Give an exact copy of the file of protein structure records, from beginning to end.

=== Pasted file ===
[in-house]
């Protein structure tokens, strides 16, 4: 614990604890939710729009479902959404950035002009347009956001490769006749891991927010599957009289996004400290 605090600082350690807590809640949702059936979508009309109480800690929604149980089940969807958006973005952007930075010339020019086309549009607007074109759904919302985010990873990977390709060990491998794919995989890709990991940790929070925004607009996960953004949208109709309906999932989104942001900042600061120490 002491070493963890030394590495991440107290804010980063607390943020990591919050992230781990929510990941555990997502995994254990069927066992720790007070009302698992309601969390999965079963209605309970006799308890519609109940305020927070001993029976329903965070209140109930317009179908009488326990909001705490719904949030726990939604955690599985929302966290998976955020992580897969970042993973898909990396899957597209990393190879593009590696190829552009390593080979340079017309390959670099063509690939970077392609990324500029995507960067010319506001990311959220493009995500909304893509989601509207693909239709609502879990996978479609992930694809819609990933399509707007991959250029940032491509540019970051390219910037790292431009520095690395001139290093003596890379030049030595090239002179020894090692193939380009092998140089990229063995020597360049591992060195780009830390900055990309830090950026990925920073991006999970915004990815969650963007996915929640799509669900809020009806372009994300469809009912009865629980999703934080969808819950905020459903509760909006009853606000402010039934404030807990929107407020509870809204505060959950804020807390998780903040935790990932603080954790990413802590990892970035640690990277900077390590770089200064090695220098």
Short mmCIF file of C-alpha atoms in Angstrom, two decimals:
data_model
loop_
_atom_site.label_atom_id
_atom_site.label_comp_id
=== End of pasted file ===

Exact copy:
[in-house]
């Protein structure tokens, strides 16, 4: 614990604890939710729009479902959404950035002009347009956001490769006749891991927010599957009289996004400290 605090600082350690807590809640949702059936979508009309109480800690929604149980089940969807958006973005952007930075010339020019086309549009607007074109759904919302985010990873990977390709060990491998794919995989890709990991940790929070925004607009996960953004949208109709309906999932989104942001900042600061120490 002491070493963890030394590495991440107290804010980063607390943020990591919050992230781990929510990941555990997502995994254990069927066992720790007070009302698992309601969390999965079963209605309970006799308890519609109940305020927070001993029976329903965070209140109930317009179908009488326990909001705490719904949030726990939604955690599985929302966290998976955020992580897969970042993973898909990396899957597209990393190879593009590696190829552009390593080979340079017309390959670099063509690939970077392609990324500029995507960067010319506001990311959220493009995500909304893509989601509207693909239709609502879990996978479609992930694809819609990933399509707007991959250029940032491509540019970051390219910037790292431009520095690395001139290093003596890379030049030595090239002179020894090692193939380009092998140089990229063995020597360049591992060195780009830390900055990309830090950026990925920073991006999970915004990815969650963007996915929640799509669900809020009806372009994300469809009912009865629980999703934080969808819950905020459903509760909006009853606000402010039934404030807990929107407020509870809204505060959950804020807390998780903040935790990932603080954790990413802590990892970035640690990277900077390590770089200064090695220098």
Short mmCIF file of C-alpha atoms in Angstrom, two decimals:
data_model
loop_
_atom_site.label_atom_id
_atom_site.label_comp_id